On a more tenuous note, sub-adult siblings will sometimes travel together, so if Kenai and Koda were genuinely “bros” then this would also be possible.
Kenai’s human origin also explains such behaviour as helping hunters (to a point) and the aforementioned mammoth riding. However, this doesn’t excuse the behaviour of the other bears.
That song. You know which one I mean.
If not, you can “enjoy it” here.
While it’s true that brown bears congregate at the salmon run each year, singing a song about how they are one happy family that share their fish is a step too far. Why?
Despite the sheer abundance of salmon, there is fierce competition for the best fishing spot. Or indeed, any fishing spot whatsoever.
Imagine for instance turning up to the only restaurant in town to find that every single table is reserved, and if you go home, you’ll die of starvation (see the Bear Weight-Loss Plan above). If you so much as walk past another person at their table you’ll likely get a smack round the chops, and if you dare ask when they’ll be going, on a good day you’ll be laughed off the premises, and on a bad day you’ll end up staring at the ceiling with a broken jaw and no teeth left. That’s if the restaurant even let you in in the first place without punching you in the head.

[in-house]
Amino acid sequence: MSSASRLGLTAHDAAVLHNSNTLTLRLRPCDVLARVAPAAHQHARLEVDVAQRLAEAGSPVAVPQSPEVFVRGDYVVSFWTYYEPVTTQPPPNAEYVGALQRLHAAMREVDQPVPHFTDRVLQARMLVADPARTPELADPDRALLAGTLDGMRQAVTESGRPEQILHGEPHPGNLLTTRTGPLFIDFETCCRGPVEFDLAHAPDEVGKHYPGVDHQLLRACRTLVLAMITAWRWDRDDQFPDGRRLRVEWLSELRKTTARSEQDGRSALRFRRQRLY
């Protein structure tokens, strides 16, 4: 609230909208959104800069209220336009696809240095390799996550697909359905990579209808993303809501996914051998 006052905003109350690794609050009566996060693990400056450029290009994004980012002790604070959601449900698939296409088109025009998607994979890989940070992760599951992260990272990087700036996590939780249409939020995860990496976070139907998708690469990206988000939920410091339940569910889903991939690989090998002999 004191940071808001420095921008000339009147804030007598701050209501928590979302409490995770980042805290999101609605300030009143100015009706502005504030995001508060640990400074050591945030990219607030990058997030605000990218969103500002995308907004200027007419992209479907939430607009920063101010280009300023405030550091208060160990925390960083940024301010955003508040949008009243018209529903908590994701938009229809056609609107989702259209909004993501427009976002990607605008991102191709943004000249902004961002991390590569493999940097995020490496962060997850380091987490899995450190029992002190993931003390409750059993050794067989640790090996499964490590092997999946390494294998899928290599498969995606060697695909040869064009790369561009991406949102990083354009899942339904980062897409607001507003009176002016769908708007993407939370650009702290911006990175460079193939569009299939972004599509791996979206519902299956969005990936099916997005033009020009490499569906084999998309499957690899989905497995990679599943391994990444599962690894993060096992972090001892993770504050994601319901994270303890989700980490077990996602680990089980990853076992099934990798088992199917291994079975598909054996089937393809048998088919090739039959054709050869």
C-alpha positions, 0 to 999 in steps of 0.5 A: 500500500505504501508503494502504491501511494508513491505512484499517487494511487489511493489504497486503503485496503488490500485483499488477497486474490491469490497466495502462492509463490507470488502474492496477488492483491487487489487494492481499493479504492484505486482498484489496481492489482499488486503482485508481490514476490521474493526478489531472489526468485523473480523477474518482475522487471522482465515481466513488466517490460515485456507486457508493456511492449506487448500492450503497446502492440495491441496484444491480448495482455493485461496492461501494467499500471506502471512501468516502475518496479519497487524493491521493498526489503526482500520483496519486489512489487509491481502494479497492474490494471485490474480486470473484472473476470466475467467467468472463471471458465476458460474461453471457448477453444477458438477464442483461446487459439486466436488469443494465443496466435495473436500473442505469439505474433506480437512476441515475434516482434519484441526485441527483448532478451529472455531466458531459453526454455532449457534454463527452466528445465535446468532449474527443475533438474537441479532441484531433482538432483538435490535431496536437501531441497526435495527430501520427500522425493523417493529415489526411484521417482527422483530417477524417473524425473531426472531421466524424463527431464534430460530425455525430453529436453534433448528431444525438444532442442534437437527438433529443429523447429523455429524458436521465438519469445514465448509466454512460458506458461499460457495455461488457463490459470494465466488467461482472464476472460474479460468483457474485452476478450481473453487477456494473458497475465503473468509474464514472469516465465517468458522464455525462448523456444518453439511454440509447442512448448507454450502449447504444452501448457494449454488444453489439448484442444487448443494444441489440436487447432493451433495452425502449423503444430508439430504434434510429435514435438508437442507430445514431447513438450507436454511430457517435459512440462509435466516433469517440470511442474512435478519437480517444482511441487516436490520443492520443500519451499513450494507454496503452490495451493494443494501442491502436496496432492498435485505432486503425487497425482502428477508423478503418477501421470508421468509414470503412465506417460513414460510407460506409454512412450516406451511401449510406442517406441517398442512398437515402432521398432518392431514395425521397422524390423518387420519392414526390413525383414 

Brown bears face a similar dilemma at the salmon run. Large adult males are at the top of the hierarchy, usually followed by mother bears and their mouthy teenage offpsring, and some bears aren’t even allowed to go near the run at all at the risk of an intense slap-o-rama or full on brawl.
There’s also the aforementioned risk of cubs, a.k.a. entrées, being snapped up by the larger bears if mum doesn’t pay attention. There’s no way that Koda would have survived an encounter with Tug, who we’ve established must be so huge because he has eaten a crap-load of meat.
Plus it’s an awful, awful song.